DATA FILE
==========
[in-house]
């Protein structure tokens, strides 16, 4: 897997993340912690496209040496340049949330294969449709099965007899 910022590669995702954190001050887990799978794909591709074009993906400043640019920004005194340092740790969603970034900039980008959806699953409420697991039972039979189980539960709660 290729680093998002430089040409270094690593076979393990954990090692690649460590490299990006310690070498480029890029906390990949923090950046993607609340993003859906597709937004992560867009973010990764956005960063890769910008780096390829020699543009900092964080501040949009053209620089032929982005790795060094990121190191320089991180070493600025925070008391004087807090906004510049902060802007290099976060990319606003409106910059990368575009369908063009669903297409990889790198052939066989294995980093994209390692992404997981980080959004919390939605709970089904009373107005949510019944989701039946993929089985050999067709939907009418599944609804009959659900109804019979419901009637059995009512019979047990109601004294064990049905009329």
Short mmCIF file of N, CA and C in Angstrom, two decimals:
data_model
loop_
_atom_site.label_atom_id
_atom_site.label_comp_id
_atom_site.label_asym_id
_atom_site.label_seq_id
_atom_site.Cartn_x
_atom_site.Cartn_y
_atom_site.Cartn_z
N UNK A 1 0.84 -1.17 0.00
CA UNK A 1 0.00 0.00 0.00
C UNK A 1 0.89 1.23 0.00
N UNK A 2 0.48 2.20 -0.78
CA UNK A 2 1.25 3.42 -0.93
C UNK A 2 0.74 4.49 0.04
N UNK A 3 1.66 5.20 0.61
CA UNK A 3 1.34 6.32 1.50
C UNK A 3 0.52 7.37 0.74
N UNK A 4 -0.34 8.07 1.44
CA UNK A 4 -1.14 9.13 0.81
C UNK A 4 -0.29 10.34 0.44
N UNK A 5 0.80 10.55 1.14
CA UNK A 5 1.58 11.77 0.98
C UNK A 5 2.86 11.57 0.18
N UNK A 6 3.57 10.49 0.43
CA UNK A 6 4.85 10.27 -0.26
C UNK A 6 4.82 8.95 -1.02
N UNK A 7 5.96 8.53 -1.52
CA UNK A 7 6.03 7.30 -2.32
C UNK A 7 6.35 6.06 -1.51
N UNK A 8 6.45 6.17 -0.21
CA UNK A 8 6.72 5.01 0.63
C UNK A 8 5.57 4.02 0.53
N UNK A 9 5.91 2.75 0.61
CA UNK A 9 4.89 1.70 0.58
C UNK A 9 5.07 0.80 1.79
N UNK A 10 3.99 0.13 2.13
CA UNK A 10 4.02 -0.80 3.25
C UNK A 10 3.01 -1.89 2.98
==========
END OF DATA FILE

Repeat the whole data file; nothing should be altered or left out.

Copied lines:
[in-house]
């Protein structure tokens, strides 16, 4: 897997993340912690496209040496340049949330294969449709099965007899 910022590669995702954190001050887990799978794909591709074009993906400043640019920004005194340092740790969603970034900039980008959806699953409420697991039972039979189980539960709660 290729680093998002430089040409270094690593076979393990954990090692690649460590490299990006310690070498480029890029906390990949923090950046993607609340993003859906597709937004992560867009973010990764956005960063890769910008780096390829020699543009900092964080501040949009053209620089032929982005790795060094990121190191320089991180070493600025925070008391004087807090906004510049902060802007290099976060990319606003409106910059990368575009369908063009669903297409990889790198052939066989294995980093994209390692992404997981980080959004919390939605709970089904009373107005949510019944989701039946993929089985050999067709939907009418599944609804009959659900109804019979419901009637059995009512019979047990109601004294064990049905009329």
Short mmCIF file of N, CA and C in Angstrom, two decimals:
data_model
loop_
_atom_site.label_atom_id
_atom_site.label_comp_id
_atom_site.label_asym_id
_atom_site.label_seq_id
_atom_site.Cartn_x
_atom_site.Cartn_y
_atom_site.Cartn_z
N UNK A 1 0.84 -1.17 0.00
CA UNK A 1 0.00 0.00 0.00
C UNK A 1 0.89 1.23 0.00
N UNK A 2 0.48 2.20 -0.78
CA UNK A 2 1.25 3.42 -0.93
C UNK A 2 0.74 4.49 0.04
N UNK A 3 1.66 5.20 0.61
CA UNK A 3 1.34 6.32 1.50
C UNK A 3 0.52 7.37 0.74
N UNK A 4 -0.34 8.07 1.44
CA UNK A 4 -1.14 9.13 0.81
C UNK A 4 -0.29 10.34 0.44
N UNK A 5 0.80 10.55 1.14
CA UNK A 5 1.58 11.77 0.98
C UNK A 5 2.86 11.57 0.18
N UNK A 6 3.57 10.49 0.43
CA UNK A 6 4.85 10.27 -0.26
C UNK A 6 4.82 8.95 -1.02
N UNK A 7 5.96 8.53 -1.52
CA UNK A 7 6.03 7.30 -2.32
C UNK A 7 6.35 6.06 -1.51
N UNK A 8 6.45 6.17 -0.21
CA UNK A 8 6.72 5.01 0.63
C UNK A 8 5.57 4.02 0.53
N UNK A 9 5.91 2.75 0.61
CA UNK A 9 4.89 1.70 0.58
C UNK A 9 5.07 0.80 1.79
N UNK A 10 3.99 0.13 2.13
CA UNK A 10 4.02 -0.80 3.25
C UNK A 10 3.01 -1.89 2.98